However, it would be naive to think that the situation to overcome the crisis will improve if the parliamentary elections are held. According to social opinion polls, four political forces are guaranteed to run for the next parliament – the PAS, the PSRM, the Șor and the Our Party. The only one who can hypothetically be an ally of the PAS is Renato Usatîi, the leader of the Our Party. But he is a very unreliable partner. Other pro-European parties have little chance of getting into the parliament. They got stuck in disputes with each other. Traditionally, the right flank in Moldova is fractured. But the left flank, which is almost entirely pro-Russian, is also separated. Dodon is currently trying to unite it. He encouraged all left-wing parties to work together in a common front under the socialist star.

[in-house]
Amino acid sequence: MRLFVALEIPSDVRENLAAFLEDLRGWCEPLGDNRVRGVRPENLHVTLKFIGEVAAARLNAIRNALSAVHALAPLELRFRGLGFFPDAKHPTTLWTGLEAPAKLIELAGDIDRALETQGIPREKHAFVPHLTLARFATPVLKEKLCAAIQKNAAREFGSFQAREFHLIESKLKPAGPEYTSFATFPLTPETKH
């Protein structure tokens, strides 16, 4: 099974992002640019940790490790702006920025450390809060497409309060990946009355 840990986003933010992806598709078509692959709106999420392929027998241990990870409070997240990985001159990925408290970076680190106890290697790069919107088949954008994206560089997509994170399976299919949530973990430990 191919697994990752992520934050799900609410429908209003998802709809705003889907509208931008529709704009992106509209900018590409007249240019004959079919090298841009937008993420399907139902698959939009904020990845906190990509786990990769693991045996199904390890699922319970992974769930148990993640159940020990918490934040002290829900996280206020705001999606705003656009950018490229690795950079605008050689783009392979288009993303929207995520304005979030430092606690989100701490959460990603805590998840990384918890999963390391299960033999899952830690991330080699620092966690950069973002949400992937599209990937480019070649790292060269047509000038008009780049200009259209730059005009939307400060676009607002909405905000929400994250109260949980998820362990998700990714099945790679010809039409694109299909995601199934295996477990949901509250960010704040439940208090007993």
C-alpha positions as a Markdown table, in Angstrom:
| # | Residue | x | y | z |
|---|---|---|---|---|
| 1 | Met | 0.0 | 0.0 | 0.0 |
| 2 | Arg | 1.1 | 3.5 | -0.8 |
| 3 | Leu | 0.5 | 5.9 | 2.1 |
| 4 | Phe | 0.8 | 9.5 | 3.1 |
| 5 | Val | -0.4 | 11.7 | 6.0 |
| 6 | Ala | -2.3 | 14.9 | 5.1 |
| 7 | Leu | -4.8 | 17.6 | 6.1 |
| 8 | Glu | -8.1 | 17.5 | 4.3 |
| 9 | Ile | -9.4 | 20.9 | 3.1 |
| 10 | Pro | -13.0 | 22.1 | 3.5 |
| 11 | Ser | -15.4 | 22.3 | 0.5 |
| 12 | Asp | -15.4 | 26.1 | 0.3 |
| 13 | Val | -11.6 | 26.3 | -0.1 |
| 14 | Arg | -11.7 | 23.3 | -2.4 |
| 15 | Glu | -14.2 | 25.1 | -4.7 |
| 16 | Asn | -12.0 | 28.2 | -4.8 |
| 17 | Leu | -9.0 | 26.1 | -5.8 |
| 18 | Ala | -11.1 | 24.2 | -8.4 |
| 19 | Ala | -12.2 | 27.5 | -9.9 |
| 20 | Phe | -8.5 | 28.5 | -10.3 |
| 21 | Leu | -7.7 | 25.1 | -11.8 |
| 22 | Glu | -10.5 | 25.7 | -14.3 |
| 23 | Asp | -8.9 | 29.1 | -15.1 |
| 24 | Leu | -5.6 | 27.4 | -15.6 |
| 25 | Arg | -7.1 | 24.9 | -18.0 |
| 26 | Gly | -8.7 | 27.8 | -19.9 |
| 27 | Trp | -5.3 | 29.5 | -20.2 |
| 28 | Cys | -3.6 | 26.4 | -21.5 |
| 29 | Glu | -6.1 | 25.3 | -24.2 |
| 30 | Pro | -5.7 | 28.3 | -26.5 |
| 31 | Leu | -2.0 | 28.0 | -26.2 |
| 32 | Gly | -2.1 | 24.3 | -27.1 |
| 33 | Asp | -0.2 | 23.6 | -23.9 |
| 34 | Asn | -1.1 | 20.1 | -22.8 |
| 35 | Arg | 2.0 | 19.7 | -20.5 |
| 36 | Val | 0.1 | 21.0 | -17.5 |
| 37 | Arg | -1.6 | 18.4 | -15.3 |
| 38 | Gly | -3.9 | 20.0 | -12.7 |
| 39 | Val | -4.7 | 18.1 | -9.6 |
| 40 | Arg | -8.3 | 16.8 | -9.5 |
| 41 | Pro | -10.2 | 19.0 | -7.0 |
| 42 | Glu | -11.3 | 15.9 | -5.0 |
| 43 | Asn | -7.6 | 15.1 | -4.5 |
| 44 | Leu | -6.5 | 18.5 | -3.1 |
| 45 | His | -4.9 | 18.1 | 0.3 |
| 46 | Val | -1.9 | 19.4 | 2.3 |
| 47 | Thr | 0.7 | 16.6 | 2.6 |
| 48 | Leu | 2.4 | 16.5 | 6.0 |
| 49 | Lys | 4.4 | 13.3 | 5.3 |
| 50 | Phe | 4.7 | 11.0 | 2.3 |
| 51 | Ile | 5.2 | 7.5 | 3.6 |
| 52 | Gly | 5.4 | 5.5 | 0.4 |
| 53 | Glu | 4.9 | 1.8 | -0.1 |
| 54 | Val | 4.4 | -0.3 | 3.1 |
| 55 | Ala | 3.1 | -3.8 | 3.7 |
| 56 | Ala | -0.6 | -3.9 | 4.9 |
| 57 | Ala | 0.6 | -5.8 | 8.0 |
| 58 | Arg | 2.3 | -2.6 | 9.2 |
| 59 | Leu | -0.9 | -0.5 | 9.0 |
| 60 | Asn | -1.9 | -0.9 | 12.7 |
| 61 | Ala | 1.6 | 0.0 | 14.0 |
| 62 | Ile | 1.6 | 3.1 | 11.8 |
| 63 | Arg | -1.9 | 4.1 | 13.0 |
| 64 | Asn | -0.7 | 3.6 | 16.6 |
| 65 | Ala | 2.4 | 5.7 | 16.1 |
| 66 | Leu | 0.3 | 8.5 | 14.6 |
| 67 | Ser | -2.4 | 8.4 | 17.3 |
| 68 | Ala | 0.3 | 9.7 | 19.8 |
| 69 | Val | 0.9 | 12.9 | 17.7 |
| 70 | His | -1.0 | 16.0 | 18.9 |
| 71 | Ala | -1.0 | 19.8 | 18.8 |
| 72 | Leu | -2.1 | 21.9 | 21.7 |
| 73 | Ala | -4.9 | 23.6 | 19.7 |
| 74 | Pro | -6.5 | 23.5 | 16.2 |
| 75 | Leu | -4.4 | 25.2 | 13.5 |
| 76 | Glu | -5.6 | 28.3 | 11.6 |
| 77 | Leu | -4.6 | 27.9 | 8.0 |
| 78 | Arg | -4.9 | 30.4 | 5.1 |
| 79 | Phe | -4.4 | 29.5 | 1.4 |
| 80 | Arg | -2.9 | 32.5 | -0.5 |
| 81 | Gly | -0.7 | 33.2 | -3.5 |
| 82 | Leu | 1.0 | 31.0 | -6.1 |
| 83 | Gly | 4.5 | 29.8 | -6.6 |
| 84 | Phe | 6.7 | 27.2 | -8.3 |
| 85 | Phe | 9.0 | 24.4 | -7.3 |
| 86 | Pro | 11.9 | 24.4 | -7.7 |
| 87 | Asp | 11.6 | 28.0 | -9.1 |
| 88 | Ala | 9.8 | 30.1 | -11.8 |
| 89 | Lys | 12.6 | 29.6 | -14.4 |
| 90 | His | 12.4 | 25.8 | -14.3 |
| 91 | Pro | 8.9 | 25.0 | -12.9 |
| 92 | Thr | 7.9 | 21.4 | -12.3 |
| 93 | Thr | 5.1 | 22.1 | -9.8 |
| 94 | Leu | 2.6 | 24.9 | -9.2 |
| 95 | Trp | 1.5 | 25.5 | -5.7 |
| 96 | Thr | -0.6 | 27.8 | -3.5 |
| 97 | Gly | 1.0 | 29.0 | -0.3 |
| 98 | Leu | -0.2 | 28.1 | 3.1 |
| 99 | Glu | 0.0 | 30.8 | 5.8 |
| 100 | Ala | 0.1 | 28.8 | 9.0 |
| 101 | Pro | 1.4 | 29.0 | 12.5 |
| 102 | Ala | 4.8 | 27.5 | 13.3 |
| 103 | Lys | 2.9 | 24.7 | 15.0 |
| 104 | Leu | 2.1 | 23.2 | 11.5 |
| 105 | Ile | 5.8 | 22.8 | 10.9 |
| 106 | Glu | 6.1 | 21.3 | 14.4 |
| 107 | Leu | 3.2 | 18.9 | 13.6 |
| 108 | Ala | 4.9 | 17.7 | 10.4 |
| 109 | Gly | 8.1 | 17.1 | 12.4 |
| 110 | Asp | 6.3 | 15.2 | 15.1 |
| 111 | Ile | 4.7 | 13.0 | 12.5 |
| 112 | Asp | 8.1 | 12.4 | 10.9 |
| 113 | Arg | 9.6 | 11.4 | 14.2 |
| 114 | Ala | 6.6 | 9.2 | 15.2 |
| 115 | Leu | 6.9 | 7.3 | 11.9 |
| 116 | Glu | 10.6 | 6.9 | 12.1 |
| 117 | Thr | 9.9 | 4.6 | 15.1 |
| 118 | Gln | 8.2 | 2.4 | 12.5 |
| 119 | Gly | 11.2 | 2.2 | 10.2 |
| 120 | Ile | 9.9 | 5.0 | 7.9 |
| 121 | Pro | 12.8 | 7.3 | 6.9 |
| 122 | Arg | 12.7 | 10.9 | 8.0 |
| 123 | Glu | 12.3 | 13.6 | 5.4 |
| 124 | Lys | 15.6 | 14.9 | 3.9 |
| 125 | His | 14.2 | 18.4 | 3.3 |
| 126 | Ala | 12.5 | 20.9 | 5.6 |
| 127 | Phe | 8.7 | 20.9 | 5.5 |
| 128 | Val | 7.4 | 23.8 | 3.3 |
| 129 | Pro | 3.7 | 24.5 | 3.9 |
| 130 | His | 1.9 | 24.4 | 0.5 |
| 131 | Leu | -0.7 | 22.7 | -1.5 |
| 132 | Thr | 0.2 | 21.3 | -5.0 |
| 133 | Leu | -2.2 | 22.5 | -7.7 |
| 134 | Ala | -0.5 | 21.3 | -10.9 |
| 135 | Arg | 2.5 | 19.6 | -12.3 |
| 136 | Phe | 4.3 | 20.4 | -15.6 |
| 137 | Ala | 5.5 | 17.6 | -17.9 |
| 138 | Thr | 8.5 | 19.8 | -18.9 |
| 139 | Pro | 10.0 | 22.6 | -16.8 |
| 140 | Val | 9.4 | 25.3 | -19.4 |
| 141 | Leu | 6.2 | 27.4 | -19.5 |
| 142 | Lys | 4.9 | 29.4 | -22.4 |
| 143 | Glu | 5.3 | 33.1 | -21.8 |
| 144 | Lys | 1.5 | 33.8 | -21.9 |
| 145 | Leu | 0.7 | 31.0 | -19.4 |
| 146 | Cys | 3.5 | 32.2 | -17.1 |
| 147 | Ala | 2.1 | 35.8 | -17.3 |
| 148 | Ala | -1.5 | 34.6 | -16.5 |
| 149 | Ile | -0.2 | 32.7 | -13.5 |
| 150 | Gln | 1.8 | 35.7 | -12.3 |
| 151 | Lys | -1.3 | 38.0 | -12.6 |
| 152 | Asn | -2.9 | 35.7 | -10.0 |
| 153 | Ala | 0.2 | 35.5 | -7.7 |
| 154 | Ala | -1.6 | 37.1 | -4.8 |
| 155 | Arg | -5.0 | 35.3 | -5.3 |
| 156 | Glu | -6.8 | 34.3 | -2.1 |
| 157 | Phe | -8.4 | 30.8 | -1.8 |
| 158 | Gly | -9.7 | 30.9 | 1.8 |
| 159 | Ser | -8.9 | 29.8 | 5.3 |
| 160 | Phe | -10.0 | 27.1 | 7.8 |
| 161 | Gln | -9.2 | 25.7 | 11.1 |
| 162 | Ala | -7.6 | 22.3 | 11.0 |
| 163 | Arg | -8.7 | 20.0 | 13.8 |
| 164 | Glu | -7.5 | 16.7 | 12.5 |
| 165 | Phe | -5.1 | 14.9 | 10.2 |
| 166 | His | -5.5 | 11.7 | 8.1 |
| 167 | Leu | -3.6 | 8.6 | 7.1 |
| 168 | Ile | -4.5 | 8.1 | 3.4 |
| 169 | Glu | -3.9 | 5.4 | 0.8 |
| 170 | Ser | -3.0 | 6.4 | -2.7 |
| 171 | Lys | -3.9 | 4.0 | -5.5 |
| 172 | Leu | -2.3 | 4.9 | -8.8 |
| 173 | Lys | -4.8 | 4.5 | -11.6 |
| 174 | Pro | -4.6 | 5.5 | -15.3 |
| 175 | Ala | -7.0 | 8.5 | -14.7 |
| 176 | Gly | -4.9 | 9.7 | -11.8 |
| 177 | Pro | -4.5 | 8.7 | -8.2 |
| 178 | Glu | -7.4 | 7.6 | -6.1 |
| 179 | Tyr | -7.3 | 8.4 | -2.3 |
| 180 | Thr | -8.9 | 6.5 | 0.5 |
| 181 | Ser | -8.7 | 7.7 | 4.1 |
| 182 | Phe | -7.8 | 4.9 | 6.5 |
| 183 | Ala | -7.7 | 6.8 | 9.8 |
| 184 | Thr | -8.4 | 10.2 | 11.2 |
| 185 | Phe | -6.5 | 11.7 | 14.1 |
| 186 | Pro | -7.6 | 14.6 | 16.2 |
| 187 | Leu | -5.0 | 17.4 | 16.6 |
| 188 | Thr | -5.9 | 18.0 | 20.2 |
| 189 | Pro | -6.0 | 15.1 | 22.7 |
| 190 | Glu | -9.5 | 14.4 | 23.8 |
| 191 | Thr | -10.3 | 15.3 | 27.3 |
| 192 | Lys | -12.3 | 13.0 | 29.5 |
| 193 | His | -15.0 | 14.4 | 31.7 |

Whatever the situation in the near future is, Sandu can only fight and try to break out of isolation, learn the information struggle and political maneuvering. If she fails to do so, she loses. And so will Moldova, which will again contribute to its stagnant environment, which it has been enduring in recent years.

Roman Russu

Roman Russu